So far, JPM’s CEO seems to have ably weathered the storm
If this were Europe, the regulators would be calling for his head. Recall what happened to Oswald Gruebel at UBS and Daniel Bouton at Société Générale.
So why is Jamie Dimon being given a free pass?
When he revealed JPMorgan’s stunning loss a week ago, Dimon gave every appearance of having been truly surprised. If he really was caught unaware, then he didn’t know the extent to which the bank’s Chief Investment Office had underestimated the market risk of its supposedly-hedged $360 billion cache of corporate and mortgage-backed bonds. He also didn’t know that the CIO’s hedging strategy had effectively dominated the global market for credit default swaps (CDS) on investment-grade corporate bonds and that the bank’s hedges could not therefore be unwound quickly or quietly.
In Jamie Dimon’s defense, and no matter how sophisticated a banker he may be, anyone who has ever worked on Wall Street knows that the CEO of a large and complex financial institution like JPM could not possibly follow the day-to-day ins-and-outs of the CIO’s dynamic hedging strategy.
Designed to protect the bank’s balance sheet, the CIO’s hedge strategy reportedly involved multiple successive purchases of near-term corporate credit default insurance coupled with multiple successive sales of longer-dated credit default protection in amounts and at times that were intended to track variations in corporate credit spreads. Behind the trades, inferably, was the CIO’s view that corporate credit risk would increase in the short-term (due to Eurozone uncertainties) and diminish over time, with the hedges mitigating the bank’s bond exposure and ultimately profiting from favorable pricing differences between short- and medium term CDS maturities.
We now also know that the CIO used Value-at-Risk (a risk metric which JPM ironically invented in the early 1990’s) to quantify how much its hedged bond portfolio could lose on any trading day. Simply put, VaR measures the maximum amount a given portfolio of financial instruments could be expected to lose 95% of the time. It does not, however, measure a portfolio’s maximum market exposure during the other 5% of the time (so-called “tail risk”). That particular shortcoming was dramatically revealed during the financial crisis, and it reared its ugly head again by missing the explosion in JPM’s theoretical market risk as the CIO’s multi-layered credit hedge unfolded.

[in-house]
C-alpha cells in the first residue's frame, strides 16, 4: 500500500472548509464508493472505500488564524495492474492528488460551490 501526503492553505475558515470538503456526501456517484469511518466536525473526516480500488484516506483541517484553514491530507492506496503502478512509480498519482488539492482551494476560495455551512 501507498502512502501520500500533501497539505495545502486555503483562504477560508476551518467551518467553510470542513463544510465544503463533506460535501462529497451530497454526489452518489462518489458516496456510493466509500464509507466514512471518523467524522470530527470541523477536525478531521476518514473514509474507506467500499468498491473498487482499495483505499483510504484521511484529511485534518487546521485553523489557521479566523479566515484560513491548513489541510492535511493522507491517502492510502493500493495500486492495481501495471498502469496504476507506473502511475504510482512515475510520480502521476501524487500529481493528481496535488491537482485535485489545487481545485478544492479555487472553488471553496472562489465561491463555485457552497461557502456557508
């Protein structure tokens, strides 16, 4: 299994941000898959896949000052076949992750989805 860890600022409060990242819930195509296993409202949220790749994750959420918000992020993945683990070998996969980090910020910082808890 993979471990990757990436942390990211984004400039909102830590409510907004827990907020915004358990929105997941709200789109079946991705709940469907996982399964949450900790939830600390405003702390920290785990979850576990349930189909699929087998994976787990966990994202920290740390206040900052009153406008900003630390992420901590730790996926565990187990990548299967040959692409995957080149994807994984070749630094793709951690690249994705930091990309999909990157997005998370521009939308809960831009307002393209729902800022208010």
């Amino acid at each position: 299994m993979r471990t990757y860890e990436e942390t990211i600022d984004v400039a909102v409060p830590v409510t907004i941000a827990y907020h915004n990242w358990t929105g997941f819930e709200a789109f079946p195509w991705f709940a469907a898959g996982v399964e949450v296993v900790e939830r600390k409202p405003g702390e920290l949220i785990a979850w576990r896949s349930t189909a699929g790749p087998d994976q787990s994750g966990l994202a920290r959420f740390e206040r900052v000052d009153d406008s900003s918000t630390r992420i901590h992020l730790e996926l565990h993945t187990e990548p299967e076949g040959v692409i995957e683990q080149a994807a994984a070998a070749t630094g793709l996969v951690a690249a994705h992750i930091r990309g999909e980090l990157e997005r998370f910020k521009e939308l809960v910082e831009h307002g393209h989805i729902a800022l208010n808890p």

Ina Drew, the 30-year JPM veteran who headed the CIO until last week (and who has not spoken to the press), must have given Jamie Dimon good reason to believe that the bank was not seriously at risk when the “London Whale” story broke last month and everyone then knew that JPM had gained control of the high-end CDS market. At the time, Dimon dismissed the incident as a “tempest in a teapot,” but later had to eat those words at the press conference in which he dejectedly aired the bank’s gigantic loss.
As I see it, Jamie Dimon gets a pass here because he did not take his eye off the ball or foster a culture in which rogue trading could germinate. He clearly trusted Ina Drew who had carefully managed the CIO for years and who was one of Dimon’s highest paid executives. Dimon is further regarded by both Washington and Wall Street as a hands-on CEO who runs a tight ship and who guided JPM through the financial crisis better than any of his banking counterparts. President Obama leapt to Dimon’s defense when JPM’s loss was first disclosed and called him “one of the best bankers we’ve got.” To date, not a single lawmaker, regulator, journalist or JPM shareholder has called for Jamie Dimon’s ouster and so, no matter what any of us may think of a CEO’s responsibility for shocking mishaps on his watch, JPM’s huge, wayward hedge of 2012 will apparently go down in history without taking the bank’s CEO along with it.